When you expose your dog to lots of different people, different animals, and different places, he learns for himself that new sights, sounds, and people are fun, not scary.

It’s better to start socializing your dog while he’s still a puppy. You may not know that the best age to socialize a puppy is when he’s between the ages of three and twelve weeks. A young dog who has good experiences with new people, other dogs, and even cats will be much friendlier and less fearful of people. This helps to prevent aggressive dog behavior towards strangers when he gets older.

However, it’s never too late to socialize your dog. It may take a little longer with an older dog, but you can still use canine socialization in order to help your pooch overcome a fear of strangers and be a happier, more trustworthy friend.

What’s The Best Way To Socialize A Puppy?

Actually it’s not that difficult to socialize your dog, if you’re willing to make a little effort.

Many dog trainers suggest a puppy preschool. This is a series of group-training classes for puppies and their owners. Usually there are about 10 puppies and their people, along with a couple of dog trainers. During these classes, the puppies start to learn basic dog obedience commands like sit, stay, and others.

But the obedience lessons aren’t the most important part of puppy preschool. The play sessions are where your puppy learns essential social skills. During the play sessions, the puppies are let off their leashes and allowed to play with each other. Why is this important?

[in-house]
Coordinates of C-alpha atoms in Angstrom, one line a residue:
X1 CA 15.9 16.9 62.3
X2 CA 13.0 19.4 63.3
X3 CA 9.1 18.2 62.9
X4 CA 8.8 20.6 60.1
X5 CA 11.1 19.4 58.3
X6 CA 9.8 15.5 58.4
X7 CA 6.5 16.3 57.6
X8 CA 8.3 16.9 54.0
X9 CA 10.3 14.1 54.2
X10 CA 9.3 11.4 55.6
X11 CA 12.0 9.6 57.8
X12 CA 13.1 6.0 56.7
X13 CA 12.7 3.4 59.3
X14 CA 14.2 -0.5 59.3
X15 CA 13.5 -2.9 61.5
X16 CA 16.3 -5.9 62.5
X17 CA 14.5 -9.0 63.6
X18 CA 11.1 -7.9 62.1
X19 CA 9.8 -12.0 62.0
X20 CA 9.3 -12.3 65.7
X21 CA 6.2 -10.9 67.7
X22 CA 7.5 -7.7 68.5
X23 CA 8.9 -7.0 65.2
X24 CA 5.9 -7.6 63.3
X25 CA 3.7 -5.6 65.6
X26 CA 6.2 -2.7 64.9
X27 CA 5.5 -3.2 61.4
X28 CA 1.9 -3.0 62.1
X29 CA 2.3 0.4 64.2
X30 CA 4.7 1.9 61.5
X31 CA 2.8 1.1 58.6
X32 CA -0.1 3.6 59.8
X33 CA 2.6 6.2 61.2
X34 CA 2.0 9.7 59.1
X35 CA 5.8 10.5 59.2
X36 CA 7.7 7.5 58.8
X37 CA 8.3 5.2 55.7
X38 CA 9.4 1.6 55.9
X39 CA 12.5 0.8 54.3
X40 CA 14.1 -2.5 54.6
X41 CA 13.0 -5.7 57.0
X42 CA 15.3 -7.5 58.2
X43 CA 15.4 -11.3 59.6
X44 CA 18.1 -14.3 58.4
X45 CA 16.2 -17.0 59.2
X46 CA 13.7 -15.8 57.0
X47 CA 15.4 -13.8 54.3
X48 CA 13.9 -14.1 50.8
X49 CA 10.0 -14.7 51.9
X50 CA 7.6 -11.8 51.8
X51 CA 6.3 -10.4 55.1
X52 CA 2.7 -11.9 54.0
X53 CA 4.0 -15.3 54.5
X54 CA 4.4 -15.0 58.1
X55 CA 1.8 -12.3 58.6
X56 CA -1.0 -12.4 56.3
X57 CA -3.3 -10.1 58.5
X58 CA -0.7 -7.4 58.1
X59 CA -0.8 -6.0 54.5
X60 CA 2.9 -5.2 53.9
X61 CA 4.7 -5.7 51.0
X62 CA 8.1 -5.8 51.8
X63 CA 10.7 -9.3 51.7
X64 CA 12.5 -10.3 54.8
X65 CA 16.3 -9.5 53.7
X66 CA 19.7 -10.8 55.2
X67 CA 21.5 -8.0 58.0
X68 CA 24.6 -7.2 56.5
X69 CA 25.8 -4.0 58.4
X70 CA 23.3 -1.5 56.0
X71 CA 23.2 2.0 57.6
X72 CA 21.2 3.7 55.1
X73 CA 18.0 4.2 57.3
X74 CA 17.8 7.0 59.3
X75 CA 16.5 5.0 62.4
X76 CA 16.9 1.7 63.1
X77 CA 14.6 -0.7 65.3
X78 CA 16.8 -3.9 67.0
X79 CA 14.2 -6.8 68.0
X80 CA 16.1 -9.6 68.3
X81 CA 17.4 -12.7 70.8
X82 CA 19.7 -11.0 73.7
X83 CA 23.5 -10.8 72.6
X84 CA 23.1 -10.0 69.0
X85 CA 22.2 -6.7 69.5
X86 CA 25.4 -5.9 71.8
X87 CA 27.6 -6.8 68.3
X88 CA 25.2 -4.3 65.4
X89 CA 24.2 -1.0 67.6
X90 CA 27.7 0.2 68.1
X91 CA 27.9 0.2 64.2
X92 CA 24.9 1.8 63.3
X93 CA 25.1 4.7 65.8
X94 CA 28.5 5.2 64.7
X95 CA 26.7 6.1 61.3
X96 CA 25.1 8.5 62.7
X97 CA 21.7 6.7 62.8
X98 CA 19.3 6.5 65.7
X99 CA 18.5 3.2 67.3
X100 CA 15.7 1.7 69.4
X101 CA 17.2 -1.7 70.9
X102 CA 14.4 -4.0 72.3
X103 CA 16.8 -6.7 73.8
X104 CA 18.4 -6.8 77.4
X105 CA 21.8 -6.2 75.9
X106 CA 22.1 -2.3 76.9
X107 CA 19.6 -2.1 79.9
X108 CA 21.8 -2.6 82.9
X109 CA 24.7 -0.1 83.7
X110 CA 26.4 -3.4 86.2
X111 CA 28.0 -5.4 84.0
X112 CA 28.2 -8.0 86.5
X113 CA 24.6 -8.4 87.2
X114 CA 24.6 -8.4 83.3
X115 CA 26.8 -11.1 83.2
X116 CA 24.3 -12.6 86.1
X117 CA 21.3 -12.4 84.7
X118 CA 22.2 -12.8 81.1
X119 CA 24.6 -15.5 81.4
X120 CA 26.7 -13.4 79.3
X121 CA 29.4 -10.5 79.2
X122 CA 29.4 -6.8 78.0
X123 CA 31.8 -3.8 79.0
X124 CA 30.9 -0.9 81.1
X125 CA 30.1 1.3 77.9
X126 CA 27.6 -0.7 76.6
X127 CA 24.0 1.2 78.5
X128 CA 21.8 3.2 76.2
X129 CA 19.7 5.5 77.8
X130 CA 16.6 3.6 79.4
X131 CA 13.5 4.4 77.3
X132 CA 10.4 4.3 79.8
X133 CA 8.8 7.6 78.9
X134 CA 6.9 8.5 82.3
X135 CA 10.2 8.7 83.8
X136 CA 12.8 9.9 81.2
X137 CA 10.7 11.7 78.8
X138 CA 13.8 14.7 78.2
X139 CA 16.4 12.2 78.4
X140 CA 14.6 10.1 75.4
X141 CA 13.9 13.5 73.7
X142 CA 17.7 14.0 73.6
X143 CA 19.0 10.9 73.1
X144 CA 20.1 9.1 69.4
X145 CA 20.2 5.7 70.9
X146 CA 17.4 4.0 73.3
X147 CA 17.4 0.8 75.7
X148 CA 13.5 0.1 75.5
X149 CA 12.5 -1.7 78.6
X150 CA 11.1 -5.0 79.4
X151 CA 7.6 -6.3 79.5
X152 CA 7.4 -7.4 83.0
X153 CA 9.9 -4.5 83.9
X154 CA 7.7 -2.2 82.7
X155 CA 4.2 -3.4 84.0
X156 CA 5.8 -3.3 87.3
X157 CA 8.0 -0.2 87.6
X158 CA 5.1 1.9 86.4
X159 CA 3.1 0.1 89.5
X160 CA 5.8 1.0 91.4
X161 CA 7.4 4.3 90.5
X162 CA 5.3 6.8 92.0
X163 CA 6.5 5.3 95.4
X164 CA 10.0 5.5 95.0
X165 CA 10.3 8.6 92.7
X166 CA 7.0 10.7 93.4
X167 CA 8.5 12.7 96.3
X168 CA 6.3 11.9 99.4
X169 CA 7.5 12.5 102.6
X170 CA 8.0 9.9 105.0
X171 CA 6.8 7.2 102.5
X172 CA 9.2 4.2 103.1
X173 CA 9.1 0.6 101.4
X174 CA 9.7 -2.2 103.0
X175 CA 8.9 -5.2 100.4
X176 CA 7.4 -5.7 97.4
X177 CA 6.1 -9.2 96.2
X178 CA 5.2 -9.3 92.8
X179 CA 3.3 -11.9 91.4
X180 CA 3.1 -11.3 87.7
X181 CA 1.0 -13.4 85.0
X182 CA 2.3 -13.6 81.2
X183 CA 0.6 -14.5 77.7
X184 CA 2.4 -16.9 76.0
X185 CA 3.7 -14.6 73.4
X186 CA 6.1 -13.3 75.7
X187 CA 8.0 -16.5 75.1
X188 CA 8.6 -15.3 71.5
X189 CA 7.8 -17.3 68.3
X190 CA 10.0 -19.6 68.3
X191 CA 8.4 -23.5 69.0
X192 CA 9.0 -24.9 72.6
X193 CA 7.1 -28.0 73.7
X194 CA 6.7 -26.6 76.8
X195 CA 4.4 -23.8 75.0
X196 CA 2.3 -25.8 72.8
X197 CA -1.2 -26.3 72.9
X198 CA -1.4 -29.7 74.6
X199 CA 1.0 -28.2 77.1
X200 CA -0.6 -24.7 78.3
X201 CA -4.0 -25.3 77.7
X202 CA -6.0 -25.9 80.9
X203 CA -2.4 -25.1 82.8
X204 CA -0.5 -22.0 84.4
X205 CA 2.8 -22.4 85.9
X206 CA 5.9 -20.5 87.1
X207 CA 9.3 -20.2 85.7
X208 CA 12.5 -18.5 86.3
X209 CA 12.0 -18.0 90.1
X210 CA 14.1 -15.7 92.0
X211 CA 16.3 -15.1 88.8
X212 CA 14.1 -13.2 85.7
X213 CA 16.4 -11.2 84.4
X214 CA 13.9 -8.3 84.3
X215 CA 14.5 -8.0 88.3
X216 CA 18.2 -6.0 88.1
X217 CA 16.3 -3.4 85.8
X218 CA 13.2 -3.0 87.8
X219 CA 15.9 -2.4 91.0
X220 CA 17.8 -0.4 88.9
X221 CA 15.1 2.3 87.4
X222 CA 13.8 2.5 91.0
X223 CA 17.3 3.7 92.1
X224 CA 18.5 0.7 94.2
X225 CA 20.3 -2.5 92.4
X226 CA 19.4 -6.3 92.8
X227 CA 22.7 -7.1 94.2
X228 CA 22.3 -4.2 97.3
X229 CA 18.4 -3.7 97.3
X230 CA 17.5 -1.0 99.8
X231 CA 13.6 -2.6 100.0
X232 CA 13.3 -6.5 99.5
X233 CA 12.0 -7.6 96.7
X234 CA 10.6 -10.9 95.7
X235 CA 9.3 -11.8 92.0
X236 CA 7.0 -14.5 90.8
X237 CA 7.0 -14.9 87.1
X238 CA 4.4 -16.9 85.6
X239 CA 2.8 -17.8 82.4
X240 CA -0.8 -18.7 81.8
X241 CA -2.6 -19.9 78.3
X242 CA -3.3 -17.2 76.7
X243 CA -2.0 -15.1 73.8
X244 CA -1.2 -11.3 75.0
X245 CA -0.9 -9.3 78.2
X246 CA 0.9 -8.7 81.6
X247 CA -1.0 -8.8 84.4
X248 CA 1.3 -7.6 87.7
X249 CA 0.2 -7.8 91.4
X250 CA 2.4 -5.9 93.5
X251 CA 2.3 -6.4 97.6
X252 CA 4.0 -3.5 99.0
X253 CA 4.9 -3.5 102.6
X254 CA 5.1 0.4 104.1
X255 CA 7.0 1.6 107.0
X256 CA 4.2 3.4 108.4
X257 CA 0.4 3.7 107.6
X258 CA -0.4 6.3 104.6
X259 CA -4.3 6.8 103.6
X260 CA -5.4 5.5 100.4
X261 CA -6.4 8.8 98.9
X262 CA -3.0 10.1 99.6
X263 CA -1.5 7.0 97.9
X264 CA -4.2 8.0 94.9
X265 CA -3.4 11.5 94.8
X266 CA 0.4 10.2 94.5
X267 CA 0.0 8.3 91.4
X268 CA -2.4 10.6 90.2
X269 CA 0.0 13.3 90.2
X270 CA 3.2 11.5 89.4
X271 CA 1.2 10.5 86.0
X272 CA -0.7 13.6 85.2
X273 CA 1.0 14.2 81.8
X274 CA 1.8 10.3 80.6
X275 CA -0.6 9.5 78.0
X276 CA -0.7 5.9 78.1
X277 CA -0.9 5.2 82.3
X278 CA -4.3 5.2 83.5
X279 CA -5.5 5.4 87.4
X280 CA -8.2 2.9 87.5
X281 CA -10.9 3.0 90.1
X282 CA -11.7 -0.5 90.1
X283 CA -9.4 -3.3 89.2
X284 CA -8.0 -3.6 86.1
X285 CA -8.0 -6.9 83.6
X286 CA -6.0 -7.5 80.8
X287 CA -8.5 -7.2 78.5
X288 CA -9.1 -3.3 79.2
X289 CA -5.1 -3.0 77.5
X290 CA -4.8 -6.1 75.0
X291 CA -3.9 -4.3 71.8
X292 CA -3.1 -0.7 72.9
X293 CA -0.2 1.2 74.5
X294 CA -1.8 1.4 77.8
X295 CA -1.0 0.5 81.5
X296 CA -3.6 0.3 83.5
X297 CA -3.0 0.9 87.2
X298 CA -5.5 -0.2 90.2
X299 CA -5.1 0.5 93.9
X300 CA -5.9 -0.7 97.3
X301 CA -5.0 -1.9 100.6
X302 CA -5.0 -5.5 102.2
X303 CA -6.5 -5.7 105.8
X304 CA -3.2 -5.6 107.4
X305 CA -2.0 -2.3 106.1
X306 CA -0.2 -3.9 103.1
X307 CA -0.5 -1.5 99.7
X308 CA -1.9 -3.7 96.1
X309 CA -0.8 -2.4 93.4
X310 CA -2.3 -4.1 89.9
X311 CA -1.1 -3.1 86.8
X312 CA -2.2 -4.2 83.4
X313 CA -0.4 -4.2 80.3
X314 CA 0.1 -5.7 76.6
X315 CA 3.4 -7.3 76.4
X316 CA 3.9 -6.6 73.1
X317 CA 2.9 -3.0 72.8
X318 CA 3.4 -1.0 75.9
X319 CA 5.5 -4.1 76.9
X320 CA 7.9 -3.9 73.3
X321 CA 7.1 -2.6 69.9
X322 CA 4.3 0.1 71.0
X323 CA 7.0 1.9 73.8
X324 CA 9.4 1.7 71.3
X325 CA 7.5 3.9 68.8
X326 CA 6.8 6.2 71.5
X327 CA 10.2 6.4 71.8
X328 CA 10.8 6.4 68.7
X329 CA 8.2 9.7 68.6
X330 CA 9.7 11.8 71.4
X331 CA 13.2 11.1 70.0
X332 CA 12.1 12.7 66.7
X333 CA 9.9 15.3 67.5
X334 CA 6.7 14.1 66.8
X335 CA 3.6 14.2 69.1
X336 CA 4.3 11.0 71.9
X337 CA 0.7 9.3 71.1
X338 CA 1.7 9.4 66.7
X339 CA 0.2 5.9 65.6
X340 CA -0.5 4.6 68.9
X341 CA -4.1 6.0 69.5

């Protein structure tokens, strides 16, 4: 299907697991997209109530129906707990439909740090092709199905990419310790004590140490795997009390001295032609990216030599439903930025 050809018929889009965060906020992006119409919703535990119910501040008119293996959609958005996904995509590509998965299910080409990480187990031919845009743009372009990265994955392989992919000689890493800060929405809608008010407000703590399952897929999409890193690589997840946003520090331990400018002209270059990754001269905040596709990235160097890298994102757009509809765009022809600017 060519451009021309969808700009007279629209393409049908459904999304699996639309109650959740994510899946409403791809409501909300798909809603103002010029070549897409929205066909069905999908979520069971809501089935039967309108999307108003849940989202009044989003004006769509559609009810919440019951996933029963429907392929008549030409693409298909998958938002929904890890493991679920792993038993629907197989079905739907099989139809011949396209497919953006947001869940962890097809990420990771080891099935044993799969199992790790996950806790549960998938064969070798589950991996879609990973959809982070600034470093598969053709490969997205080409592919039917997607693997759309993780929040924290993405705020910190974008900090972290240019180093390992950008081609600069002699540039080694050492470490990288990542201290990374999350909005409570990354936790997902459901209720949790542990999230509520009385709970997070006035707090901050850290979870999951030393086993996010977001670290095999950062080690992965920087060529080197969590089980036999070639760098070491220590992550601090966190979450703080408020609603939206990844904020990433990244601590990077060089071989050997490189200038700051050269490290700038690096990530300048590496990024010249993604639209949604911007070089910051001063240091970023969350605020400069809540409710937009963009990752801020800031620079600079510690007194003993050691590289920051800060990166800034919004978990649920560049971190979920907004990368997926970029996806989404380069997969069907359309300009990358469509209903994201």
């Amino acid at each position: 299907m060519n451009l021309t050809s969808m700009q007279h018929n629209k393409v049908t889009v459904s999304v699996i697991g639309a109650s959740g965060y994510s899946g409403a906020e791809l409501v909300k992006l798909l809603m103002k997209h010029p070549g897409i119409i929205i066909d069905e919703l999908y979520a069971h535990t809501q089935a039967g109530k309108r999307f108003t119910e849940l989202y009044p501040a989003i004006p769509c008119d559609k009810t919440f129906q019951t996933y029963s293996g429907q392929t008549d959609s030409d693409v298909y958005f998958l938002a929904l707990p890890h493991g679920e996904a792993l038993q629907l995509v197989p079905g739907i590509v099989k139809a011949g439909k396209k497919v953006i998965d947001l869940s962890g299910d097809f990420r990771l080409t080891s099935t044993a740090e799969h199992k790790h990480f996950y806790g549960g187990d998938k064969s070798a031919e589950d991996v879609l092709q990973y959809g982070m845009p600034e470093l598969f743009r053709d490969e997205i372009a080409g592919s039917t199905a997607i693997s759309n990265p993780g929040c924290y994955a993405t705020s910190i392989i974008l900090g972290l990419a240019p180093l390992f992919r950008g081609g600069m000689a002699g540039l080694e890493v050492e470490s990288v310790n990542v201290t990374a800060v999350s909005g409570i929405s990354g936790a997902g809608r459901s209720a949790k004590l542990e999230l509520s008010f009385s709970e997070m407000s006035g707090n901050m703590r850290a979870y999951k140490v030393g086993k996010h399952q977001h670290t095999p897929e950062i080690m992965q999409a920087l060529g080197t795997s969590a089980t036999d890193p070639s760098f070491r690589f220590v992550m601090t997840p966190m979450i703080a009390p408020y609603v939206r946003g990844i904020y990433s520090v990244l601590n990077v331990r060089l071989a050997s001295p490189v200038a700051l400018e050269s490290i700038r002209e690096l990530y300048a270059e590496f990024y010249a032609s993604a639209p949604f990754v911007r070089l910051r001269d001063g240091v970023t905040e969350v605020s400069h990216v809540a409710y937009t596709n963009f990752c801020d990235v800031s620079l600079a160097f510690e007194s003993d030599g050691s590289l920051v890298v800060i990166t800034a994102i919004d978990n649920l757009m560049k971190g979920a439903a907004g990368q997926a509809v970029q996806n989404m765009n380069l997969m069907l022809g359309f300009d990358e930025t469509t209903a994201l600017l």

First, your puppy is learning how to get along with unfamiliar dogs.

Second, since there are other dog owners and a couple of dog trainers present, this means lots of unfamiliar people, too. This is a great way for your puppy to learn not to be afraid of new people.

Third, it’s a controlled environment. The dog trainers make sure things don’t get too wild.

Don’t Stop Puppy Socialization Too Soon

Many dog owners make the mistake of thinking that since their dog has been to puppy preschool, their puppy is now socialized. This mistaken idea can lead to problems later on.

It’s important to continue to expose your young dog to new faces, new animals, and new places. Sometimes puppies who seemed to be well socialized at a younger age “forget” those early lessons. By the time your dog is between eight months and two years old, he may become fearful of people and start showing canine aggression towards strangers.

Here’s some food for thought: even though your puppy has learned basic skills during his first few months, it’s important to keep reinforcing puppy socialization lessons throughout your dog’s life.

Darlene Norris worked at a vet clinic and an animal shelter, and has had lots of experience with dogs. Visit her new website, No More Bad Dogs, to learn more about puppy socialization. Discover which dog training course she recommends at http://NoMoreBadDogs.com

Article Source: ArticlesBase.com

« Previous PageNext Page »